Climate crisis likely to cause food shortages before we reach 1.5°C threshold, UN expert says

This is due to the effects of the climate crisis, along with inadequate farming practices and water shortages, posing threats to agriculture worldwide.

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SOURCEEcoWatch

According to Alain-Ricahrd Donwahi, the president of last year’s United Nations’ COP15 conference on desertification and a former defense minister from the Ivory Coast, it is likely that the planet will experience a major food supply disruption long before temperatures reach the threshold of 1.5 degrees Celsius above pre-industrial levels.

This is due to the effects of the climate crisis, along with inadequate farming practices and water shortages, posing threats to agriculture worldwide.

Climate change is a pandemic that we need to fight quickly. See how fast the degradation of the climate is going—I think it’s going even faster than we predicted,” Donwahi said, as The Guardian reported. “Everyone is fixated on 1.5C , and it’s a very important target. But actually, some very bad things could happen, in terms of soil degradation, water scarcity and desertification, way before 1.5C.”

Donwahi went on to say that heat waves, intensifying flooding and droughts, as well as increasing temperatures were causing the possibility of food insecurity in many parts of the world.

“We could have an acceleration of negative effects, other than temperature,” Donwahi said, as reported by The Guardian. “When the soil is affected, the yield is affected.”

Donwahi said private investors needed to become involved in agriculture.

“The private sector has an interest in agriculture, and the better usage of the soil. We’re talking about [improving] yields. We’re talking about agroforestry, which is another way the private sector can have a return on investment. We have to be innovative, to find new vehicles for finance,” Donwahi said, as Green Queen reported.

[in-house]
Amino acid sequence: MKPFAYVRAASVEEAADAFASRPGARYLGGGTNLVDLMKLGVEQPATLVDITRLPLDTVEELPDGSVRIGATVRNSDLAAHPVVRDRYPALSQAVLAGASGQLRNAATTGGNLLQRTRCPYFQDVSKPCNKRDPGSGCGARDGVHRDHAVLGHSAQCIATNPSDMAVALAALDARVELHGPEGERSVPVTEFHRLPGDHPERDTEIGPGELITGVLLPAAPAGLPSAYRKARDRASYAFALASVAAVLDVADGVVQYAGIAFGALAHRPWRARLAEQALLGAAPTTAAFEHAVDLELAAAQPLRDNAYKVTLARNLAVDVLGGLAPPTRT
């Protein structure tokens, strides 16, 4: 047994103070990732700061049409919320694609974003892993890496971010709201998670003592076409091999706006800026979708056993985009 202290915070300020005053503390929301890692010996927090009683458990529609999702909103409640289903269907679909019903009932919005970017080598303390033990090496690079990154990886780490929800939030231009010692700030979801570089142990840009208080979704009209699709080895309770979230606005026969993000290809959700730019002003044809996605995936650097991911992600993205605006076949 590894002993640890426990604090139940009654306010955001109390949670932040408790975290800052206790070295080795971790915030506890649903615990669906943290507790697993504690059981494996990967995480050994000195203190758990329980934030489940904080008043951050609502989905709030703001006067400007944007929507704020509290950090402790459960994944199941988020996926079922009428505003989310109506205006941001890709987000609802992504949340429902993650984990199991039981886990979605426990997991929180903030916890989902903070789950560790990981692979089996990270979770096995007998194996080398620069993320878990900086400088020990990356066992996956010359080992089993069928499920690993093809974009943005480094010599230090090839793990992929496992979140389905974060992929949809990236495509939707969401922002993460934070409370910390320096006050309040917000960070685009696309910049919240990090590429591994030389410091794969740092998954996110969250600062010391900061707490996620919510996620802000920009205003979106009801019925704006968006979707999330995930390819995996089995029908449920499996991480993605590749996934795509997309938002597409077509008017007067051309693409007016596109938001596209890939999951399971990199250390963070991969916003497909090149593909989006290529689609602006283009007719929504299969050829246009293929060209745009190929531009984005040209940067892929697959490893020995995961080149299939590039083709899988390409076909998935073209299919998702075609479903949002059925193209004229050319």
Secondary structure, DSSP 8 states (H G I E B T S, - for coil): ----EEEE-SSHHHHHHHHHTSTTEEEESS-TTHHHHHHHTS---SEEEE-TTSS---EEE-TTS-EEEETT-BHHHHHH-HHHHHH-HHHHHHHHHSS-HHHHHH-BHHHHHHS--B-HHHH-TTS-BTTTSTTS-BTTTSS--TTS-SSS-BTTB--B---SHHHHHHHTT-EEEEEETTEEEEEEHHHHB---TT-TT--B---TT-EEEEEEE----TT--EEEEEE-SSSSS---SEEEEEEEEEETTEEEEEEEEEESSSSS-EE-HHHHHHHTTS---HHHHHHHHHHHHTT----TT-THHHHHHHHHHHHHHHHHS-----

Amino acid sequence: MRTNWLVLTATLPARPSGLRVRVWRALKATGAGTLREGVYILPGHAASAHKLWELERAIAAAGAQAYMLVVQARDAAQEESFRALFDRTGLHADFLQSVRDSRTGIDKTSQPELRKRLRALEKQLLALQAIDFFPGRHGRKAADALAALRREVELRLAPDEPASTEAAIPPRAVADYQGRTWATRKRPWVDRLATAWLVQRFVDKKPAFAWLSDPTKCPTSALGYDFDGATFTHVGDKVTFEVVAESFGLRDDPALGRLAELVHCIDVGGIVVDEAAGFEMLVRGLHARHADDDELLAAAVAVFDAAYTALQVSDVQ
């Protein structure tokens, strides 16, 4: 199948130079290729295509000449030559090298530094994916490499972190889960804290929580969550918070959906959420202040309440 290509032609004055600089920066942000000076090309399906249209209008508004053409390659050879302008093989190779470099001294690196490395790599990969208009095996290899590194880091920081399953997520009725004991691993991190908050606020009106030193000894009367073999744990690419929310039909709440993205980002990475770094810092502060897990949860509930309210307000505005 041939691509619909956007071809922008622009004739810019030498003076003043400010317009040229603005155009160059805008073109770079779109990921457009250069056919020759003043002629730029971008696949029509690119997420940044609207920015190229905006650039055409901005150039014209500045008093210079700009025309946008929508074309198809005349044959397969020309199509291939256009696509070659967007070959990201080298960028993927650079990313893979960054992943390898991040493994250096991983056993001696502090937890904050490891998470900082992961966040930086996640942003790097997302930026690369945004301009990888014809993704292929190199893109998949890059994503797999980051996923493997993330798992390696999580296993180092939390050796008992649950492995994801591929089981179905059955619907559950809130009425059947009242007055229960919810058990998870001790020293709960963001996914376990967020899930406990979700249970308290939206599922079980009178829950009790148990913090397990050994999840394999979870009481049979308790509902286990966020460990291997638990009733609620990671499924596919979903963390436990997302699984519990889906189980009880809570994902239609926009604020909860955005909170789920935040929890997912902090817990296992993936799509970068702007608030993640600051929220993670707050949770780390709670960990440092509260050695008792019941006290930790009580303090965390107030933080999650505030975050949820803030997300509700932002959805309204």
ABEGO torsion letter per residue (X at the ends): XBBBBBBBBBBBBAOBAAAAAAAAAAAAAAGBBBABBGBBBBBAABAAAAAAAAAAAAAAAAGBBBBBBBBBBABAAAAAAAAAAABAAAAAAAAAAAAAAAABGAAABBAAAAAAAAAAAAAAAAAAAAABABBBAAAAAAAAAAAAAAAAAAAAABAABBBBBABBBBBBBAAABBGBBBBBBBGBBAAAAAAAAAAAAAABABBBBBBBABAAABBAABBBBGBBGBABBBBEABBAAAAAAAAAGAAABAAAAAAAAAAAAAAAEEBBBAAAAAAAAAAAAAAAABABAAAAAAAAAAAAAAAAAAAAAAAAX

Just 4.3 percent of climate finance goes to agriculture and food, but they make up almost one third of global greenhouse gas emissions, according to the Climate Policy Initiative (CPI).

“Climate finance for agrifood systems must increase at least sevenfold from current levels to reach the most conservative estimated needs for the climate transition, which is in the order of hundreds of billions of dollars annually,” CPI reported.

Additionally, less than one percent is directed to climate mitigation such as waste, food loss and low-carbon diets.

According to the first article in the United Nations Academic Impact series “Food Security and Climate Change,” food security is something the world needs to be thinking about now.

“In the next 30 years, food supply and food security will be severely threatened if little or no action is taken to address climate change and the food system’s vulnerability to climate change,” the article said.

In the United Kingdom, about half the food is imported, with a quarter of the imports from the Mediterranean, The Independent reported.

Recent heat waves, droughts, wildfires, intense rain and flooding have all led to crop damage in southern Europe.

“Shortages of salad and other vegetables in UK supermarkets in February this year caused by extremes in southern Spain and north Africa brought home to people just how vulnerable the UK is to the impacts of climate change on our food,” said Gareth Redmond-King, head of the international program at the Energy and Climate Intelligence Unit, as reported by The Independent.

Donwahi said desertification is not something humans can ignore, as it affects everything from biodiversity to food security.

Desertification and drought leads to climate change, leads to loss of biodiversity. And when you have climate change you have droughts, floods, storms,” Donwahi said, as The Guardian reported. “It’s not only the poor countries, everybody is in the same boat [on food security].”

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